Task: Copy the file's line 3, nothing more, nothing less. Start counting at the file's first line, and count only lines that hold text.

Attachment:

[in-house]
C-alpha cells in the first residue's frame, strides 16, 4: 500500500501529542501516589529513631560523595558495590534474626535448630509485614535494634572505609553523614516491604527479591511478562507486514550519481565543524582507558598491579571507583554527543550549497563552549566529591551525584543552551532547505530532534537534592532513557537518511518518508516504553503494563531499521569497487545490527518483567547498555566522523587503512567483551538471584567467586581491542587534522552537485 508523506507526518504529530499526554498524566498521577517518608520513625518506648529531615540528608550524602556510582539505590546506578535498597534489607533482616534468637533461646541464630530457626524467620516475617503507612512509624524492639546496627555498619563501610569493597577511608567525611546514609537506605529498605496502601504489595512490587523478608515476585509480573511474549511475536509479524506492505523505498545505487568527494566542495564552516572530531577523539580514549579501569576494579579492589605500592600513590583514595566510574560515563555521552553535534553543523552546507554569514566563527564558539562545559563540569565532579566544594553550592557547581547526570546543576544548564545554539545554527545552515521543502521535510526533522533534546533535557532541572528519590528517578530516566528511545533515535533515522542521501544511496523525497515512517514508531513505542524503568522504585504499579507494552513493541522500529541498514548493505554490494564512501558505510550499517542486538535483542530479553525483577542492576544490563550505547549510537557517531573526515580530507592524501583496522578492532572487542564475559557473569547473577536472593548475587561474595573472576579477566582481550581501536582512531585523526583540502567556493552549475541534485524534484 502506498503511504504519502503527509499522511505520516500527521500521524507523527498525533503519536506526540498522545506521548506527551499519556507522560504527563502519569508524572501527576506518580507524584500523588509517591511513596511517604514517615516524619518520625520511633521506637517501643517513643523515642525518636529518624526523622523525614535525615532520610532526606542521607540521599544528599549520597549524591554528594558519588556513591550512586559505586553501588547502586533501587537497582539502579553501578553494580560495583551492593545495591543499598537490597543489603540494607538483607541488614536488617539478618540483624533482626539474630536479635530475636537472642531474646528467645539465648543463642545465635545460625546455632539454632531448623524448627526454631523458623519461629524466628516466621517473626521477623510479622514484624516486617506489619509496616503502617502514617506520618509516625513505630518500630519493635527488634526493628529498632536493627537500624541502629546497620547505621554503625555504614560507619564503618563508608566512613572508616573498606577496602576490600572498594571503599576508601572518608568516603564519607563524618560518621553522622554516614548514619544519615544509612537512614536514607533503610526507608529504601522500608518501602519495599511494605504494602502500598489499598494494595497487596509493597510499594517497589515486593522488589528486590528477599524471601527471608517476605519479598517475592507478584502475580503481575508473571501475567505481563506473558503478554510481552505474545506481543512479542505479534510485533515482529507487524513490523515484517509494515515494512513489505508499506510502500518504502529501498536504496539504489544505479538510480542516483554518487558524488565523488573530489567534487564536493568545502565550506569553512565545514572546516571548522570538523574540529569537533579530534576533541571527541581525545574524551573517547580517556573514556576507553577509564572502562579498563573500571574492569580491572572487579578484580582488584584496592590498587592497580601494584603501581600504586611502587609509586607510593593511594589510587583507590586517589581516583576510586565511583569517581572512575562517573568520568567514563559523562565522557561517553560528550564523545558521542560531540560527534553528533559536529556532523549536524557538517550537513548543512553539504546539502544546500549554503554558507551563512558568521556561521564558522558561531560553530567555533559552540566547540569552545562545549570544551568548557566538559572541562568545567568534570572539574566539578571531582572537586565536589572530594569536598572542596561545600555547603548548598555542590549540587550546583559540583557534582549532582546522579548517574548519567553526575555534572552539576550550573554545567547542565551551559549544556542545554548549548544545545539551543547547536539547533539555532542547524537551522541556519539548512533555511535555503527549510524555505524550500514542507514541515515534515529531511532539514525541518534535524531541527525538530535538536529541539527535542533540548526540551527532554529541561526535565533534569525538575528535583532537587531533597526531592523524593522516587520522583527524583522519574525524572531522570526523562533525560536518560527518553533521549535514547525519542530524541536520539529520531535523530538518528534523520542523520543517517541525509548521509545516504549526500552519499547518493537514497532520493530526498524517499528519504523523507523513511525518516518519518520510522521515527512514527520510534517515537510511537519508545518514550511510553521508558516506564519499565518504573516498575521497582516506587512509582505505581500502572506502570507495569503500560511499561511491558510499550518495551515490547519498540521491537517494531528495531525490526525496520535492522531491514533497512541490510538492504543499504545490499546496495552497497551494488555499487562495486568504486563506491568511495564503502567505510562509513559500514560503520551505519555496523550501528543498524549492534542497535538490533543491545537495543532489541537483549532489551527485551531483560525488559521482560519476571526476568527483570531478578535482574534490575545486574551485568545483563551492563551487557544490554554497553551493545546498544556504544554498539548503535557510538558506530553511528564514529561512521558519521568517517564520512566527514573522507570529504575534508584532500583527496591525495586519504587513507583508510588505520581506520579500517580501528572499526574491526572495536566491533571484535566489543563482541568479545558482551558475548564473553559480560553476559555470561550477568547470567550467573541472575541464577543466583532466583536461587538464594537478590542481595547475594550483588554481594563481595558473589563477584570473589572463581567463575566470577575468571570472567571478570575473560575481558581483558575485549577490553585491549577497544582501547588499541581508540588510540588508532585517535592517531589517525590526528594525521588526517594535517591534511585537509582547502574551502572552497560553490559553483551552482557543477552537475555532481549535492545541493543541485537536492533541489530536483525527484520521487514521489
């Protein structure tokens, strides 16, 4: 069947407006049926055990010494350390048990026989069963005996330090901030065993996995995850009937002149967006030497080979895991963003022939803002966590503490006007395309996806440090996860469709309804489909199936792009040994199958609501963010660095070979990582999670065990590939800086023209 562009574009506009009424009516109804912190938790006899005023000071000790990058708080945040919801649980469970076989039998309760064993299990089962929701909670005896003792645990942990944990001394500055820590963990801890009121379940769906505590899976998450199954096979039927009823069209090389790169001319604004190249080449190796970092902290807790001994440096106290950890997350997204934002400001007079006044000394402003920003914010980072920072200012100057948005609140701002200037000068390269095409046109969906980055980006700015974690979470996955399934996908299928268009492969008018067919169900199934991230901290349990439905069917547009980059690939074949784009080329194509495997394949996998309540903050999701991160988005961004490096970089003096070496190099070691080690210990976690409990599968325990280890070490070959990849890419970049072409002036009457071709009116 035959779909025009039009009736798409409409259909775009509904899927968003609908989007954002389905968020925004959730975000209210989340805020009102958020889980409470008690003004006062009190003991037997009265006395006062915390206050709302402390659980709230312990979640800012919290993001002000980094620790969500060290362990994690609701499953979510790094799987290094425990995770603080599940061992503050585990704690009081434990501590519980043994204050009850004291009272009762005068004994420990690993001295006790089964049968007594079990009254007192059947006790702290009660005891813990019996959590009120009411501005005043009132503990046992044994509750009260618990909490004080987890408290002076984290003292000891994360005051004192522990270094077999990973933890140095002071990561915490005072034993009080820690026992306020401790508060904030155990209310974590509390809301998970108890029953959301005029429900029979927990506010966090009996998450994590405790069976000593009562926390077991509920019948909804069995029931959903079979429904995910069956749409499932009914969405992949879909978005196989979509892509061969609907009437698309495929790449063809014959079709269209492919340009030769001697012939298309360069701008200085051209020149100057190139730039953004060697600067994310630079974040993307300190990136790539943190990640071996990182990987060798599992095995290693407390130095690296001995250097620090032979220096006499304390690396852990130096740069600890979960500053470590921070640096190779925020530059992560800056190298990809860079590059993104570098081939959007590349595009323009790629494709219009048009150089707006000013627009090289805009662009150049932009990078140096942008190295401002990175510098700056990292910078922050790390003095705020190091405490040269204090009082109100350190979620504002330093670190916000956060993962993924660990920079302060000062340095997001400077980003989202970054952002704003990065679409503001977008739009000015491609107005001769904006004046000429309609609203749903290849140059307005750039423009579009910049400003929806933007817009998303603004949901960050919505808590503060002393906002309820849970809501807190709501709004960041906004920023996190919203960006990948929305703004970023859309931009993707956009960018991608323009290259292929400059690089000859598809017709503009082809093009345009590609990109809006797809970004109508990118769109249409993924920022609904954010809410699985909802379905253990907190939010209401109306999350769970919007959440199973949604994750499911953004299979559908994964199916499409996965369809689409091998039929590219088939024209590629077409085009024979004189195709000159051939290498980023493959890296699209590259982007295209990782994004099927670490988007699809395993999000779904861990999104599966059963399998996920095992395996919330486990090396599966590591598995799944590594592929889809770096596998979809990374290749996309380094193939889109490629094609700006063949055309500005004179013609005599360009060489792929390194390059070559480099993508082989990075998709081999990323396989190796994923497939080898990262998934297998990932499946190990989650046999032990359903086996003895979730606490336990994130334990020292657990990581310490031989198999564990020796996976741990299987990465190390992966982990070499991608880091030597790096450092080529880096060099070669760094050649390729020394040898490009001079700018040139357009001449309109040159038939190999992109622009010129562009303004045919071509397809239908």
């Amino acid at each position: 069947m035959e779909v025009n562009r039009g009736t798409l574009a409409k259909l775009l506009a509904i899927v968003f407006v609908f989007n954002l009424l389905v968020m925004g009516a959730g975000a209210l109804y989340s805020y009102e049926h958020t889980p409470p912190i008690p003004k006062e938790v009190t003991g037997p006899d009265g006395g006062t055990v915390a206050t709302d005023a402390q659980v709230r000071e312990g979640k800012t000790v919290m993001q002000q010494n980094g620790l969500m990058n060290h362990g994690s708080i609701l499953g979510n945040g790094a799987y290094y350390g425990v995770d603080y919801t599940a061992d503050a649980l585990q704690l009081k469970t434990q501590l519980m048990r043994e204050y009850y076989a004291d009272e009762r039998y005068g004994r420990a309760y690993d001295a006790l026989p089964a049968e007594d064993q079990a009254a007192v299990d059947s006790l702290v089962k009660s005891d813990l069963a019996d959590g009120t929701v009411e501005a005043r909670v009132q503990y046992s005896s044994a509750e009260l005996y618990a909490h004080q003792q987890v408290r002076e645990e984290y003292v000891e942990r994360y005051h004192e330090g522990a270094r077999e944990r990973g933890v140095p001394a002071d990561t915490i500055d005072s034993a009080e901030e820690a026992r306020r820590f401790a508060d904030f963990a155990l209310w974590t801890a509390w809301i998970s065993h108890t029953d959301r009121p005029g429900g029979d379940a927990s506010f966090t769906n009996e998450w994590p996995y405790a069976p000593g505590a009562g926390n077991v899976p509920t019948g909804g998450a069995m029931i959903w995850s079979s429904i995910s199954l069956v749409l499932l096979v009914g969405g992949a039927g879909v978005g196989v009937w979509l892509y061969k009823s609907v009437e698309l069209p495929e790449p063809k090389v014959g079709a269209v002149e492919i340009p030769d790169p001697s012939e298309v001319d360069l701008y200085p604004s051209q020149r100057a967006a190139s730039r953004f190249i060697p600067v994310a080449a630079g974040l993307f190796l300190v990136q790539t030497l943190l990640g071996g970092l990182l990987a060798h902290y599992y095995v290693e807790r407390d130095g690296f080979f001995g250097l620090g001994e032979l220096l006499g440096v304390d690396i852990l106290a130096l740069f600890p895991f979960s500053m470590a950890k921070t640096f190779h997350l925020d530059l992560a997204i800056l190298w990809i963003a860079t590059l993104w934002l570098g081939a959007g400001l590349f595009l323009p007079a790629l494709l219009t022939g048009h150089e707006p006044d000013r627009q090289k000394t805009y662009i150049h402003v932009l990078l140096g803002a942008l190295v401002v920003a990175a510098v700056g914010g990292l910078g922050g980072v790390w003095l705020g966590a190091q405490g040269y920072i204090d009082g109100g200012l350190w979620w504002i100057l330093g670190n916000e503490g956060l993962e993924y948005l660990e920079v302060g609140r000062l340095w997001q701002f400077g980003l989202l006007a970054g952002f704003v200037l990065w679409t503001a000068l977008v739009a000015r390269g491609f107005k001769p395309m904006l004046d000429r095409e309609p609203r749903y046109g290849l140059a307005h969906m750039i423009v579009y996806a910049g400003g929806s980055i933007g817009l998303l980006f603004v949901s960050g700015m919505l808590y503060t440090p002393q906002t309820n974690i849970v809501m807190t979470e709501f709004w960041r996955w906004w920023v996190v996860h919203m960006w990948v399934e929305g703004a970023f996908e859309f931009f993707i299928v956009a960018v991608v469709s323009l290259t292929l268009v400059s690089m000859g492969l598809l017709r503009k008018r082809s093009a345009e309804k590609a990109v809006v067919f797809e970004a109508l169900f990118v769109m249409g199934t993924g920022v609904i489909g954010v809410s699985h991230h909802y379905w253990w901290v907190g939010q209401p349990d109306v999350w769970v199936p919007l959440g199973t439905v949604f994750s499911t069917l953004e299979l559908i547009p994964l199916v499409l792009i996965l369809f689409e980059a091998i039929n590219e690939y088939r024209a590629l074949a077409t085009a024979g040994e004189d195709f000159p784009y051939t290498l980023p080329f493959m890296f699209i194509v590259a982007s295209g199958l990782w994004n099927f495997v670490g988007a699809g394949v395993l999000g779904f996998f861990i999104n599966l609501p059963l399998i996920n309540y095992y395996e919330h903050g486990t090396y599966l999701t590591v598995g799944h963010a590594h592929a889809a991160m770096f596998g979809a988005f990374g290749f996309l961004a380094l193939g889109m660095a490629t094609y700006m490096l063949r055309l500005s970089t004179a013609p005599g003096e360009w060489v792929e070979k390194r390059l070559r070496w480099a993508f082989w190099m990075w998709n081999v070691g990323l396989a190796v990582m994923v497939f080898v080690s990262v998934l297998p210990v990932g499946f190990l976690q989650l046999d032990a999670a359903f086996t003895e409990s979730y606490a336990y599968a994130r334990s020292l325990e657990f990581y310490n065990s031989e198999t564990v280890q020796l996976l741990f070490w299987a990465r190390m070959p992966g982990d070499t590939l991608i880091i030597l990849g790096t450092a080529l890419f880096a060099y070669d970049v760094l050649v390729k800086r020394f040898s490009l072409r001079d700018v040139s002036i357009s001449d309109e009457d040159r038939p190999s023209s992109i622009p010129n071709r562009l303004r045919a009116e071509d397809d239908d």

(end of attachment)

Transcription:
């Protein structure tokens, strides 16, 4: 069947407006049926055990010494350390048990026989069963005996330090901030065993996995995850009937002149967006030497080979895991963003022939803002966590503490006007395309996806440090996860469709309804489909199936792009040994199958609501963010660095070979990582999670065990590939800086023209 562009574009506009009424009516109804912190938790006899005023000071000790990058708080945040919801649980469970076989039998309760064993299990089962929701909670005896003792645990942990944990001394500055820590963990801890009121379940769906505590899976998450199954096979039927009823069209090389790169001319604004190249080449190796970092902290807790001994440096106290950890997350997204934002400001007079006044000394402003920003914010980072920072200012100057948005609140701002200037000068390269095409046109969906980055980006700015974690979470996955399934996908299928268009492969008018067919169900199934991230901290349990439905069917547009980059690939074949784009080329194509495997394949996998309540903050999701991160988005961004490096970089003096070496190099070691080690210990976690409990599968325990280890070490070959990849890419970049072409002036009457071709009116 035959779909025009039009009736798409409409259909775009509904899927968003609908989007954002389905968020925004959730975000209210989340805020009102958020889980409470008690003004006062009190003991037997009265006395006062915390206050709302402390659980709230312990979640800012919290993001002000980094620790969500060290362990994690609701499953979510790094799987290094425990995770603080599940061992503050585990704690009081434990501590519980043994204050009850004291009272009762005068004994420990690993001295006790089964049968007594079990009254007192059947006790702290009660005891813990019996959590009120009411501005005043009132503990046992044994509750009260618990909490004080987890408290002076984290003292000891994360005051004192522990270094077999990973933890140095002071990561915490005072034993009080820690026992306020401790508060904030155990209310974590509390809301998970108890029953959301005029429900029979927990506010966090009996998450994590405790069976000593009562926390077991509920019948909804069995029931959903079979429904995910069956749409499932009914969405992949879909978005196989979509892509061969609907009437698309495929790449063809014959079709269209492919340009030769001697012939298309360069701008200085051209020149100057190139730039953004060697600067994310630079974040993307300190990136790539943190990640071996990182990987060798599992095995290693407390130095690296001995250097620090032979220096006499304390690396852990130096740069600890979960500053470590921070640096190779925020530059992560800056190298990809860079590059993104570098081939959007590349595009323009790629494709219009048009150089707006000013627009090289805009662009150049932009990078140096942008190295401002990175510098700056990292910078922050790390003095705020190091405490040269204090009082109100350190979620504002330093670190916000956060993962993924660990920079302060000062340095997001400077980003989202970054952002704003990065679409503001977008739009000015491609107005001769904006004046000429309609609203749903290849140059307005750039423009579009910049400003929806933007817009998303603004949901960050919505808590503060002393906002309820849970809501807190709501709004960041906004920023996190919203960006990948929305703004970023859309931009993707956009960018991608323009290259292929400059690089000859598809017709503009082809093009345009590609990109809006797809970004109508990118769109249409993924920022609904954010809410699985909802379905253990907190939010209401109306999350769970919007959440199973949604994750499911953004299979559908994964199916499409996965369809689409091998039929590219088939024209590629077409085009024979004189195709000159051939290498980023493959890296699209590259982007295209990782994004099927670490988007699809395993999000779904861990999104599966059963399998996920095992395996919330486990090396599966590591598995799944590594592929889809770096596998979809990374290749996309380094193939889109490629094609700006063949055309500005004179013609005599360009060489792929390194390059070559480099993508082989990075998709081999990323396989190796994923497939080898990262998934297998990932499946190990989650046999032990359903086996003895979730606490336990994130334990020292657990990581310490031989198999564990020796996976741990299987990465190390992966982990070499991608880091030597790096450092080529880096060099070669760094050649390729020394040898490009001079700018040139357009001449309109040159038939190999992109622009010129562009303004045919071509397809239908």